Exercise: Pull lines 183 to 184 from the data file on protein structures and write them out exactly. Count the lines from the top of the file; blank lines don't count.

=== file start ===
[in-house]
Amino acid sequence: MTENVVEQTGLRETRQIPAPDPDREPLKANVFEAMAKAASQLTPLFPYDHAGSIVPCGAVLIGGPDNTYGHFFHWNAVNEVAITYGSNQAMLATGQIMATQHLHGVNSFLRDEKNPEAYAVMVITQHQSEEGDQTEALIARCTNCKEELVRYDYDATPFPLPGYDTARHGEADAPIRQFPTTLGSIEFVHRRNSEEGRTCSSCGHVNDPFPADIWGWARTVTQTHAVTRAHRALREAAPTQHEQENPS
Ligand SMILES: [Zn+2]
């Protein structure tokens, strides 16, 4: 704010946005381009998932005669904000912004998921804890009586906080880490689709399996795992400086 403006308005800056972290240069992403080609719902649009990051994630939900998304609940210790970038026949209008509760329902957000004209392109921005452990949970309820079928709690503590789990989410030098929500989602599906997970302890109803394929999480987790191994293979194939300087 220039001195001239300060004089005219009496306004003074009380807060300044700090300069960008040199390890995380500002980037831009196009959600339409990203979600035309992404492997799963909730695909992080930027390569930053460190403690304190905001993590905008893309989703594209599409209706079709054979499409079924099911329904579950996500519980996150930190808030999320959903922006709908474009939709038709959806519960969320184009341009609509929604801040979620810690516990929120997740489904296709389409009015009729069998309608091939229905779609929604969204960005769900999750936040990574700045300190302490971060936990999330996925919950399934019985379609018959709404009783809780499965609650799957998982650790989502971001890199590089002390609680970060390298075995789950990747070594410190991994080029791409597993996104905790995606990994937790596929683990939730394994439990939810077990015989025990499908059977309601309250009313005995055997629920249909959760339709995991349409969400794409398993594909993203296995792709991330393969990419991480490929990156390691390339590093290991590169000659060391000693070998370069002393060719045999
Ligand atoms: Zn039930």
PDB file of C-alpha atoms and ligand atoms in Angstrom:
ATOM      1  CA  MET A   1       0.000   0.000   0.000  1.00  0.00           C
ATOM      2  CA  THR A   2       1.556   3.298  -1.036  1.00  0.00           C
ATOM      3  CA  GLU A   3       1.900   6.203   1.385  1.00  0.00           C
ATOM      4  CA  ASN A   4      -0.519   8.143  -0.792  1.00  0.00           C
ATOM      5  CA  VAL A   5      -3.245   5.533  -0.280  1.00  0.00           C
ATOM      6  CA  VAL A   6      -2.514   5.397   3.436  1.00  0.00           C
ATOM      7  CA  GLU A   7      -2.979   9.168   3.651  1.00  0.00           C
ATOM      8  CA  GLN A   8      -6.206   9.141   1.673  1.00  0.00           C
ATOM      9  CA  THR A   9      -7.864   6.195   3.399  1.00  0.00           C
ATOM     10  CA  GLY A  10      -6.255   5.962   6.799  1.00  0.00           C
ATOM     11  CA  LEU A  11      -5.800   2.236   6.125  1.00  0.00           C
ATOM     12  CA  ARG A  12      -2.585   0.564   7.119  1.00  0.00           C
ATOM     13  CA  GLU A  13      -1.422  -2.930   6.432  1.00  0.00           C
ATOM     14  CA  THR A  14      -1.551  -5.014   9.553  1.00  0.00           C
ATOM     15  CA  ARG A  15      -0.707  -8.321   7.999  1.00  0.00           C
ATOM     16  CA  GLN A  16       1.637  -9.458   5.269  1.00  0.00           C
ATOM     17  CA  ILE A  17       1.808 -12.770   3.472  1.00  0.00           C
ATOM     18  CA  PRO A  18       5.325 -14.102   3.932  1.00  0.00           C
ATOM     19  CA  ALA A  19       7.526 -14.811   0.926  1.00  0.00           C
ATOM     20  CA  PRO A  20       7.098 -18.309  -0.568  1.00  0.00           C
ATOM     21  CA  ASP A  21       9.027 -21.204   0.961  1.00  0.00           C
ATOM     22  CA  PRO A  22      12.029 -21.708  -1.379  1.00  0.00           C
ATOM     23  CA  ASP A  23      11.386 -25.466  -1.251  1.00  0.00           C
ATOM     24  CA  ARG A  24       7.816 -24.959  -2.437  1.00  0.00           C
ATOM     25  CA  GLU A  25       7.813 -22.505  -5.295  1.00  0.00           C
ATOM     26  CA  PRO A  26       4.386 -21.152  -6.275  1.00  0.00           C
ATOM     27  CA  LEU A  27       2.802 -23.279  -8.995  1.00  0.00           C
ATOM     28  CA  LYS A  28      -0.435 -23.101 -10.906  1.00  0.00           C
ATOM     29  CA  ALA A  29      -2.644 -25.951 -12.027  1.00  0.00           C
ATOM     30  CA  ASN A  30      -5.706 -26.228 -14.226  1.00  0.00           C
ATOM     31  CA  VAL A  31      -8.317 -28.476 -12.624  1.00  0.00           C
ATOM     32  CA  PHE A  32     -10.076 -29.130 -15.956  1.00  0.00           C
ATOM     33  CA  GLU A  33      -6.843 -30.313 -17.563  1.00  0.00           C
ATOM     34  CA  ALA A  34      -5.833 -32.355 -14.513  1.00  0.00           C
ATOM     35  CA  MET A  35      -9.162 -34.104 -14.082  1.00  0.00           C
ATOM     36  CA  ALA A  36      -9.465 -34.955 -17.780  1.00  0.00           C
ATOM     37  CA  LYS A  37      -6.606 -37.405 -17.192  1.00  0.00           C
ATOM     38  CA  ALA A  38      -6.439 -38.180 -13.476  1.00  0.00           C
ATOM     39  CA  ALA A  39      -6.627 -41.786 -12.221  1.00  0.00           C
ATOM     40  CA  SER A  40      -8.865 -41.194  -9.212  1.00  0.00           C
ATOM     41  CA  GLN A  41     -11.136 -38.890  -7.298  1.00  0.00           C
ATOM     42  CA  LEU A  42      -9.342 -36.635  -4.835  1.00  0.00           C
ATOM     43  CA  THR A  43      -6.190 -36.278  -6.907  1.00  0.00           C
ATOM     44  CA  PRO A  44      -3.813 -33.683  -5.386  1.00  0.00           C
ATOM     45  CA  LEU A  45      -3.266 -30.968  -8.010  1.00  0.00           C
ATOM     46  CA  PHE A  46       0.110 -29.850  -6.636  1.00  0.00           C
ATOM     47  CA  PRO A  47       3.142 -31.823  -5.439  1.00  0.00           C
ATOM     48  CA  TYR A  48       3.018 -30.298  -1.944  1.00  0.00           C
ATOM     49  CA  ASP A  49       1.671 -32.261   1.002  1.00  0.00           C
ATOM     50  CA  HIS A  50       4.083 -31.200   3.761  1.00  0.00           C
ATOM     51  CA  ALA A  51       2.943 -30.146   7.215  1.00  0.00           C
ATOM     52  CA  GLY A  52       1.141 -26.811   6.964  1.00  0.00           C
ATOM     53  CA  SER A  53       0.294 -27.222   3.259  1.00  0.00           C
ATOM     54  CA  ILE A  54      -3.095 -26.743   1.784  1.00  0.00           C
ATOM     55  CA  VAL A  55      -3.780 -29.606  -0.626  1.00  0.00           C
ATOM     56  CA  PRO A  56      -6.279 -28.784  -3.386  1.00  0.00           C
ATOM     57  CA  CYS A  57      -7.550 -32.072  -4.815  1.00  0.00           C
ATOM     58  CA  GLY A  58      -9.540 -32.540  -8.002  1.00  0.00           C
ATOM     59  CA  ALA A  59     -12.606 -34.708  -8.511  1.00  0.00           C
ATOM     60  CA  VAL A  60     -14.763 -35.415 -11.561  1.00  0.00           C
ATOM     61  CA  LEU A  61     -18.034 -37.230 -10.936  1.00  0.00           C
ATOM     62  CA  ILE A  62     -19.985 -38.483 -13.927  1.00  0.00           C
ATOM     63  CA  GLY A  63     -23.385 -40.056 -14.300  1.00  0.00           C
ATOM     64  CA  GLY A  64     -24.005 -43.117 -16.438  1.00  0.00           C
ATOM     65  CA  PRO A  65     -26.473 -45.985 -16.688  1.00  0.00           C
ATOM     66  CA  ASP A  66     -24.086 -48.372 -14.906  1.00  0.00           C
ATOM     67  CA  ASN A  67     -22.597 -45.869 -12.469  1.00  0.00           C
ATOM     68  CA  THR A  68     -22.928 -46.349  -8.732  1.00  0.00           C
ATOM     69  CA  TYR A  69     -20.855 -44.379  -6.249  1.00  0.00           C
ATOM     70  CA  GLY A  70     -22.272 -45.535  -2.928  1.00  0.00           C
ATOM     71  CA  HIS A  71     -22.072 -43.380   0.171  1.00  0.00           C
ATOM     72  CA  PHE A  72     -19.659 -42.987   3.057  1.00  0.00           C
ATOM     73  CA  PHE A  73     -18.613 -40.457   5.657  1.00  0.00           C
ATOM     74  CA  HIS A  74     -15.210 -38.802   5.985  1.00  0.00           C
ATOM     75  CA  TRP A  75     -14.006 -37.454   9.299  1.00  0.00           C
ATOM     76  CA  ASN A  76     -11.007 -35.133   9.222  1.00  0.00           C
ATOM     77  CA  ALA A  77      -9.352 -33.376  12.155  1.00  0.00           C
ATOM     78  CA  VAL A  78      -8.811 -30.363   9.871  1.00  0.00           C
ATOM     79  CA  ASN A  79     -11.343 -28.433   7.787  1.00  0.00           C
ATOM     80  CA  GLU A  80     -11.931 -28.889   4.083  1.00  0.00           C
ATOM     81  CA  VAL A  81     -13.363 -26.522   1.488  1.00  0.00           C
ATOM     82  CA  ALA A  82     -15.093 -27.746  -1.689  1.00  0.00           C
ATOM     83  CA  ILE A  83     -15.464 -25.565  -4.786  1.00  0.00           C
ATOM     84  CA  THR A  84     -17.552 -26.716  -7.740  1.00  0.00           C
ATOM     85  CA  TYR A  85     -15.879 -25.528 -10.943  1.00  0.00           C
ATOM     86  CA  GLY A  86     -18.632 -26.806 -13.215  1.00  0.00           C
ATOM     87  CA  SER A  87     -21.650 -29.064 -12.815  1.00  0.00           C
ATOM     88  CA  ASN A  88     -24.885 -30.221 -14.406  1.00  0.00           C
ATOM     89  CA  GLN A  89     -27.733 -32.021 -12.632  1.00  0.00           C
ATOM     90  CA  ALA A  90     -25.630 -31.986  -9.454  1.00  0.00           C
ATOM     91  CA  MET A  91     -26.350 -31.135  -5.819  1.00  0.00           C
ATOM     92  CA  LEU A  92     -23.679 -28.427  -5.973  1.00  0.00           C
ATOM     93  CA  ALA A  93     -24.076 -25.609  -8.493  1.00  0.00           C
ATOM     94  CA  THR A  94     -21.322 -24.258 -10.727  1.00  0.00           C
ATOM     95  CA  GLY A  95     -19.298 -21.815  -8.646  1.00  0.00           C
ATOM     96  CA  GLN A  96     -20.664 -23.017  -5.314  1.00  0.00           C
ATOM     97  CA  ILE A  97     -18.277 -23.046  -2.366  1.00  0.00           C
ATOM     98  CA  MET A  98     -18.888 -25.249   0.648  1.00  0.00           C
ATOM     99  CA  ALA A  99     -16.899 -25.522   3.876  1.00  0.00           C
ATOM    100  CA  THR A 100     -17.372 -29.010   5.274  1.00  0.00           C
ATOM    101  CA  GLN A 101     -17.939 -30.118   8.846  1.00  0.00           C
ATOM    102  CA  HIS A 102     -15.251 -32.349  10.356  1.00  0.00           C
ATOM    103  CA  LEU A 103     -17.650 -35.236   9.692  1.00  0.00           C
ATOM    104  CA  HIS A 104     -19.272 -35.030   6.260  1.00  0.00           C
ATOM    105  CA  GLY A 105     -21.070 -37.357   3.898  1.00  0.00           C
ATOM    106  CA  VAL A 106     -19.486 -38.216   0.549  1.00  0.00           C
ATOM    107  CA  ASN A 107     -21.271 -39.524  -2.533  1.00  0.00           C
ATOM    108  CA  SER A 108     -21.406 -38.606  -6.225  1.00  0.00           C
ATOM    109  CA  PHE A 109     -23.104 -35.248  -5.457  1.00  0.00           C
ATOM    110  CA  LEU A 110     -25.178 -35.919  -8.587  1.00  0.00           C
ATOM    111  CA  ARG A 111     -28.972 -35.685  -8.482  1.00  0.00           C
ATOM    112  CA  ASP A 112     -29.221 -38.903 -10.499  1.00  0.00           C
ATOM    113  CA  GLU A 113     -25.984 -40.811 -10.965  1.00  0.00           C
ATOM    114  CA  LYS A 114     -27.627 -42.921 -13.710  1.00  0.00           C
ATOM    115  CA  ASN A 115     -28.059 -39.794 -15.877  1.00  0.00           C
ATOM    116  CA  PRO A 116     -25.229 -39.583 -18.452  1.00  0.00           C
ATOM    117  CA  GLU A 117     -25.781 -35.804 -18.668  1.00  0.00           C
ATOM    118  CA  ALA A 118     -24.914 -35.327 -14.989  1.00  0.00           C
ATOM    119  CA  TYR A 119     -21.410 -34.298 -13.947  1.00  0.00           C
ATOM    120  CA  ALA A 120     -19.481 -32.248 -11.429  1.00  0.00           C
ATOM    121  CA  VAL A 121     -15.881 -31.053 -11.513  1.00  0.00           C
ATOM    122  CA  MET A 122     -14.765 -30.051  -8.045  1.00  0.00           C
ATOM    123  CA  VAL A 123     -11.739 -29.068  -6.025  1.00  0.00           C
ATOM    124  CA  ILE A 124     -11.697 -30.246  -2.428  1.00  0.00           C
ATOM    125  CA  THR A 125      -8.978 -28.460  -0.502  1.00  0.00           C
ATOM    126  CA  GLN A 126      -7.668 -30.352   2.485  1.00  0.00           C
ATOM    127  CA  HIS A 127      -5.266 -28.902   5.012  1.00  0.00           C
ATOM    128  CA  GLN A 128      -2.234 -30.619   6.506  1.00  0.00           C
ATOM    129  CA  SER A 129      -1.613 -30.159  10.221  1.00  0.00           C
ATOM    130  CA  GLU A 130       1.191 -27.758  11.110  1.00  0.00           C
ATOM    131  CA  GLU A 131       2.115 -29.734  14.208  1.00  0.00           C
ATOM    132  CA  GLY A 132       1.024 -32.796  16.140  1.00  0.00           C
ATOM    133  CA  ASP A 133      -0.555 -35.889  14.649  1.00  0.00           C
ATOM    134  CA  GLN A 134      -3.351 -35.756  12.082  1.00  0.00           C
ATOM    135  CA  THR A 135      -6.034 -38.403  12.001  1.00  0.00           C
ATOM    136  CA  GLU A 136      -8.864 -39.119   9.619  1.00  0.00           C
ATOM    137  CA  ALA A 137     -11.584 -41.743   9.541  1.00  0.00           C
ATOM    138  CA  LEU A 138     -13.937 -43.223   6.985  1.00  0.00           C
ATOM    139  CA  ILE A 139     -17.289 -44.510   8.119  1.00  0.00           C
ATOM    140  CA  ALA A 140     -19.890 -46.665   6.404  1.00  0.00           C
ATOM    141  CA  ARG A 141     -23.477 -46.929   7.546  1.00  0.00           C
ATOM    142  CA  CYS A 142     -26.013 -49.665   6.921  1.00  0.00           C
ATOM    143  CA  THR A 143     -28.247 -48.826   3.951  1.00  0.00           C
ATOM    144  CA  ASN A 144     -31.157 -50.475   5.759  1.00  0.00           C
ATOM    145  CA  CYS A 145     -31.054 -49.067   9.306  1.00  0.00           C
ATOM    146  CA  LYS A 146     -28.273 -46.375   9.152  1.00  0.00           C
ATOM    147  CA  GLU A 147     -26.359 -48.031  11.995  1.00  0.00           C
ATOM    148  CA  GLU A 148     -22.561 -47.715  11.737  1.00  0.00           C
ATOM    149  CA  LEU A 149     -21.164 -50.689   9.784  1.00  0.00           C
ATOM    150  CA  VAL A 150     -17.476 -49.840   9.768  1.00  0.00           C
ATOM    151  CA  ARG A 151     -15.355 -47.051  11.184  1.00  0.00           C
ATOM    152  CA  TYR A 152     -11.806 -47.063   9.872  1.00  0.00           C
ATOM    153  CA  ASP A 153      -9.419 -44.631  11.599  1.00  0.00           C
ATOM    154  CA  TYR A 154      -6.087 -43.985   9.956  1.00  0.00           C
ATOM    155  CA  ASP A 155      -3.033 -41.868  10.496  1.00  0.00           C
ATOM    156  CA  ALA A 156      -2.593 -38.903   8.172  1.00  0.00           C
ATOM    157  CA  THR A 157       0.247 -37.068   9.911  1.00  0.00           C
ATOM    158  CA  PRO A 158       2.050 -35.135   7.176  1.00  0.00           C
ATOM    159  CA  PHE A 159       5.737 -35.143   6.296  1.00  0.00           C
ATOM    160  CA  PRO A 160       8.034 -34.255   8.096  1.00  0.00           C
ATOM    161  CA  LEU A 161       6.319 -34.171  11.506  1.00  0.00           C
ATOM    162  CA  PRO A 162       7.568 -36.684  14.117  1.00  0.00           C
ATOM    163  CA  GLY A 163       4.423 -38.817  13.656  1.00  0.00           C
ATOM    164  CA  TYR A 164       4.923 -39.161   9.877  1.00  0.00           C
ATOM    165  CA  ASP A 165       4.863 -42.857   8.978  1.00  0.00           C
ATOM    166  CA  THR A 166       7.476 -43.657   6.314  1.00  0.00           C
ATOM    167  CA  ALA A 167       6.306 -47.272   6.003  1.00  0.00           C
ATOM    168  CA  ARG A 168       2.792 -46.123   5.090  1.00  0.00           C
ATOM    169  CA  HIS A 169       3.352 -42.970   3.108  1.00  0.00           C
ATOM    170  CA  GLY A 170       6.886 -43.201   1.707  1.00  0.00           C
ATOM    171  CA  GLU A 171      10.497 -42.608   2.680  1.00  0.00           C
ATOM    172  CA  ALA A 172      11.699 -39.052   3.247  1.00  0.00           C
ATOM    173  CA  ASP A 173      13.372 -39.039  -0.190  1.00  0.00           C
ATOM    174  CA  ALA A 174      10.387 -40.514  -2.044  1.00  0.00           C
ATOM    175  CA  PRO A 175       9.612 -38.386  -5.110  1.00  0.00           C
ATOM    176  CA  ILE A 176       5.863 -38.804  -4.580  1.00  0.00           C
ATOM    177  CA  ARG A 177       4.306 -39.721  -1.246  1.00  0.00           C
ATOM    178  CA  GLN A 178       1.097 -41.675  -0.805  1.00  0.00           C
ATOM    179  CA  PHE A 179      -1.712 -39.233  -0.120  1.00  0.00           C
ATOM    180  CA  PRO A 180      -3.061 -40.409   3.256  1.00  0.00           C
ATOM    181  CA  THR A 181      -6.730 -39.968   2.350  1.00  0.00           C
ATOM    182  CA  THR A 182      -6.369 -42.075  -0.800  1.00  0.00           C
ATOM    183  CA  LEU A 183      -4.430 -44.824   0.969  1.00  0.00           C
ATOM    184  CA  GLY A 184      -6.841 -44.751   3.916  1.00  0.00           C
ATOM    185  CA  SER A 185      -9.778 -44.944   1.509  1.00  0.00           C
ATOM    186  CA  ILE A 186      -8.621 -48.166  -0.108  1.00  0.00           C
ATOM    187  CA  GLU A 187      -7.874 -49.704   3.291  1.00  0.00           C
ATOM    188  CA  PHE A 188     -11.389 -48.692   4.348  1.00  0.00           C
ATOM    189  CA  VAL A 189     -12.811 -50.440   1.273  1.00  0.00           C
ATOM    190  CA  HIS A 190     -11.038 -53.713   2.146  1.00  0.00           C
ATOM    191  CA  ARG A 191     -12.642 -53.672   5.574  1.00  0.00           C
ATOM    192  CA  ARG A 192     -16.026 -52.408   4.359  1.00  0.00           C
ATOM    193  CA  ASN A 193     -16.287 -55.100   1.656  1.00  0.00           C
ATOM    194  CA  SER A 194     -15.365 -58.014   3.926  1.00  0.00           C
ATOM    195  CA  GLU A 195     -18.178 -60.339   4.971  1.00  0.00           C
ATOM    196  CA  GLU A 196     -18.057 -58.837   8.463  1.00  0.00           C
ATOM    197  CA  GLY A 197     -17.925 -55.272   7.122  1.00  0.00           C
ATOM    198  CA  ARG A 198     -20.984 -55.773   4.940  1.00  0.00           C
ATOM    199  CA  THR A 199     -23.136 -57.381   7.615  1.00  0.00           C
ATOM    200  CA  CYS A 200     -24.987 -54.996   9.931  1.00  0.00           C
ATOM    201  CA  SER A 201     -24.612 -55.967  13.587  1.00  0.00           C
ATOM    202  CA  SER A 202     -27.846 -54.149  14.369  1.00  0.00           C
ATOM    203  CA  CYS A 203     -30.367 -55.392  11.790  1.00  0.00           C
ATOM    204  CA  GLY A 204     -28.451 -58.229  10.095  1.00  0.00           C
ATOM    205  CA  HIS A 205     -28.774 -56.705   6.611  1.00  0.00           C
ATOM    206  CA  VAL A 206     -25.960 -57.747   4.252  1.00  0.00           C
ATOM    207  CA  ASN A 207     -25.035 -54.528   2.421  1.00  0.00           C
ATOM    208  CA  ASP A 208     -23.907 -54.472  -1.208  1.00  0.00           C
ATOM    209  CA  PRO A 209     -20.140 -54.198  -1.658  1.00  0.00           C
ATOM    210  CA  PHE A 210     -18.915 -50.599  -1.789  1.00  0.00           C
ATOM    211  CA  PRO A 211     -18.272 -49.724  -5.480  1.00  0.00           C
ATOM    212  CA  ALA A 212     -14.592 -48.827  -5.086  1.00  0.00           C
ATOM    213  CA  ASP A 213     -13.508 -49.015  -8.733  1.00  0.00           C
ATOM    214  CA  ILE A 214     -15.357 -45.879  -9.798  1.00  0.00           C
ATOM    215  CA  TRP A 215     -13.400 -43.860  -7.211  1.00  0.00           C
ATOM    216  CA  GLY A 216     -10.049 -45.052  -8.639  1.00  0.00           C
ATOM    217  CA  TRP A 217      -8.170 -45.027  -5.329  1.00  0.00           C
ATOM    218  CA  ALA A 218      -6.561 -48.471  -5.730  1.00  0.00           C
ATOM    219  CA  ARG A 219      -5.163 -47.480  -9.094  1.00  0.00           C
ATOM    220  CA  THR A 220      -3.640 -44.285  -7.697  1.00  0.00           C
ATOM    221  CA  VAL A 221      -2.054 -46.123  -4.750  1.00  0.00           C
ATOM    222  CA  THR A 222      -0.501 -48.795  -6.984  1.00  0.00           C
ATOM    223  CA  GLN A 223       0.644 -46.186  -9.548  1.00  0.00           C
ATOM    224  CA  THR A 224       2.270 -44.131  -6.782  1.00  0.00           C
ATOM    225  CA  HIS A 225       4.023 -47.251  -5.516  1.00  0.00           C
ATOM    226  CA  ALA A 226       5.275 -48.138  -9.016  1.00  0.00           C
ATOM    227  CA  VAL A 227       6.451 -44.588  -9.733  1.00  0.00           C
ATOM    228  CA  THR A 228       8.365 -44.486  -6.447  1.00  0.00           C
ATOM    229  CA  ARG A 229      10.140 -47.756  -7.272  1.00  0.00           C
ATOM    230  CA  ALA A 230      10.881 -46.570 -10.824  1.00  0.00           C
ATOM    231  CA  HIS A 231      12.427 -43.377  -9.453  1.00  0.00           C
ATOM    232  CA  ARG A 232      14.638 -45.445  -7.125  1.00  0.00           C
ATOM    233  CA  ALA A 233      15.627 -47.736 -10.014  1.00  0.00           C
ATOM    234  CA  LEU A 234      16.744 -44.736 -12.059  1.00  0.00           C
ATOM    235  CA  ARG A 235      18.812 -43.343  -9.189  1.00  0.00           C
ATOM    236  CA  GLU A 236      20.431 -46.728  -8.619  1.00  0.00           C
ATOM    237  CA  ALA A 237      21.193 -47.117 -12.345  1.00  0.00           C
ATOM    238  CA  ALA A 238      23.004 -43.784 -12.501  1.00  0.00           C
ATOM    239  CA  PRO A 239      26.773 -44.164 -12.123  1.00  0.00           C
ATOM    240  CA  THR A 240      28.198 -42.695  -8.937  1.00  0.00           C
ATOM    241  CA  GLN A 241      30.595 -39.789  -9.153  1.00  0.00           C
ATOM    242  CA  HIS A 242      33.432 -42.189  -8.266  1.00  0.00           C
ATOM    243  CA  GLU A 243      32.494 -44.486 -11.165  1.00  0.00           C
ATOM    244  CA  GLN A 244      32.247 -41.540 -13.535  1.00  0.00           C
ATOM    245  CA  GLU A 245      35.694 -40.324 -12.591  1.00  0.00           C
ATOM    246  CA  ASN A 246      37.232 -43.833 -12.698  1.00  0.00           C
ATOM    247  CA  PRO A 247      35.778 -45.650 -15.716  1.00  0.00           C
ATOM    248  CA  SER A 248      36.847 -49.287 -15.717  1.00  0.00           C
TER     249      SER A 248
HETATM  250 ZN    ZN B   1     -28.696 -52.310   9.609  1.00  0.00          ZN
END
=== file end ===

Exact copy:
ATOM    177  CA  ARG A 177       4.306 -39.721  -1.246  1.00  0.00           C
ATOM    178  CA  GLN A 178       1.097 -41.675  -0.805  1.00  0.00           C